Baroque Sicily2018-05-03T18:15:39+00:00

Baroque Sicily

Sicily has been colonized by the Greeks, Romans, Byzantines, Ostrogoths, Muslims, Normans, Hohenstaufen, Angevins and Aragonese. Later, it became a province of the Spanish Empire and then was part of the Bourbon Kingdom of the Two Sicilies, and then the Kingdom of Italy in 1860. The extraordinary diversity of architecture on the island is a result of this rich sequence of disparate cultures.

After the massive destruction caused by the earthquake in 1693, the Sicilian Baroque emerged during a major surge of a rebuilding of the towns and cities of southeastern Sicily, particularly the Val di Noto, in late Baroque style. Described as “the culmination and final flowering of Baroque art in Europe,” the Sicilian Baroque keeps typical Baroque curves but also contains unique freedom of architectural design which shows itself the most through Grotesque masks, concave or convex façades, balconies and external staircases

Baroque Noto

Baroque Noto was built from scratch 9 kilometers to the south of Noto Antica after the destruction by the 1693 earthquake. It exhibits an outstanding example of town planning on a grid system. The artistic inspirations of three architects, Rosario Gagliardi, Vincenzo Sinatra and Paolo Labisi, dominate the architectural history of Baroque Noto and form a masterpiece of architectural unity.

The eight towns in south-eastern Sicily (Val di Noto): 

Late Baroque Towns of the Val di Noto (Noto, Caltagirone, Militello Val di Catania, Catania, Modica, Palazzolo, Ragusa and Scicli) were listed as UNESCO World Heritage in 2002 for not only representing a high level of architectural and artistic achievement but also exhibiting distinctive innovations in town planning and urban building.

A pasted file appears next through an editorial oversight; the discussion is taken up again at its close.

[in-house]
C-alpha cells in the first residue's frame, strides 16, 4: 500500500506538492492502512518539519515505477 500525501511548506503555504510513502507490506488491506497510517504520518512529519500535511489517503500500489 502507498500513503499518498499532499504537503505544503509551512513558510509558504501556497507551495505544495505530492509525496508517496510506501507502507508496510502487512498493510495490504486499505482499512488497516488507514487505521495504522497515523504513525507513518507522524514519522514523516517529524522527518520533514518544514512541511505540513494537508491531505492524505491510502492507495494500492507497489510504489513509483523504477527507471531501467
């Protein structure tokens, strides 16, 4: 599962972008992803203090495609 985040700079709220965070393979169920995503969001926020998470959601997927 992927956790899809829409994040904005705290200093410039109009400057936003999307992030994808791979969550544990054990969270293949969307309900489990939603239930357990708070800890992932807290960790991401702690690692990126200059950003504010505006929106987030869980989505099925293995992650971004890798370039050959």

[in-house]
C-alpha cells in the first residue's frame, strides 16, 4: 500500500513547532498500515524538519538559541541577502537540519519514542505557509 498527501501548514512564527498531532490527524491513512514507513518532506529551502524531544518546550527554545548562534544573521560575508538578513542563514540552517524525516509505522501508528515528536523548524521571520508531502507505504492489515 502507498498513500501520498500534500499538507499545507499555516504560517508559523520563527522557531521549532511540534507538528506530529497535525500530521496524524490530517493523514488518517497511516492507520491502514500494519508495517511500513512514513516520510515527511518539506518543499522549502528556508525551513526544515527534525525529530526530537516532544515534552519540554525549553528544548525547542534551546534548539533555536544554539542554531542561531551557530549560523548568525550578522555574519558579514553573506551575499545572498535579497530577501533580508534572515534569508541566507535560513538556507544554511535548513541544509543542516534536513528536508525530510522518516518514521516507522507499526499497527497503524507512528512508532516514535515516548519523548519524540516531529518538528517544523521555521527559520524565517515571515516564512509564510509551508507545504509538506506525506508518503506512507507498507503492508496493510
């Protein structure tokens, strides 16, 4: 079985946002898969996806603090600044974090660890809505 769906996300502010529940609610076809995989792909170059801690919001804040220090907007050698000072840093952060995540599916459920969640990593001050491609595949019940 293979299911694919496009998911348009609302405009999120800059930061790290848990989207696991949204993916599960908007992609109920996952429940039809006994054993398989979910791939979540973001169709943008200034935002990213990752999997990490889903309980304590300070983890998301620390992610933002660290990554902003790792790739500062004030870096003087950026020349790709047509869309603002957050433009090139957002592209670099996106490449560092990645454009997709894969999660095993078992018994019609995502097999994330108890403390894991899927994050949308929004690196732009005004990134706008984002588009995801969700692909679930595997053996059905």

Here are the criteria of UNESCO for inscribing the Late Baroque Towns of the Val di Noto on the World Herritage List in 2002

The Late Baroque Towns of the Val di Noto in south-eastern Sicily provide outstanding testimony to the exuberant genius of late Baroque art and architecture.

The Late Baroque towns of the Val di Noto represent the culmination and final flowering of Baroque art in Europe.

The exceptional quality of the late Baroque art and architecture in the Val di Noto lies in its geographical and chronological homogeneity, and is the result of the 1693 earthquake in this region.

The eight Late Baroque Towns of the Val di Noto in south-eastern Sicily are characteristic of the settlement pattern and urban form of this region, are permanently at risk from earthquakes and eruptions of Mount Etna. “

“The property includes all the attributes required to express its Outstanding Universal Value, as it encompasses the most representative centres of the late Baroque period in the Val di Noto. The eight components of the property reflect the range of architectural and town-planning developments resulting from the post-seismic reconstruction in the Val di Noto after the 1693 earthquake. This earthquake created an opportunity for an enormous artistic, architectural, and anti-seismic renewal of the cities. The centres retain their residential function, along with a lively society of inhabitants.

The eight components of the property continue to demonstrate with remarkable homogeneity the late Baroque art and architectural style of south-eastern Sicily in individual buildings and town planning. In particular, the almost completely preserved town plans, which have seen only few alterations, express a variety of reactions to the destruction caused by the earthquake.”


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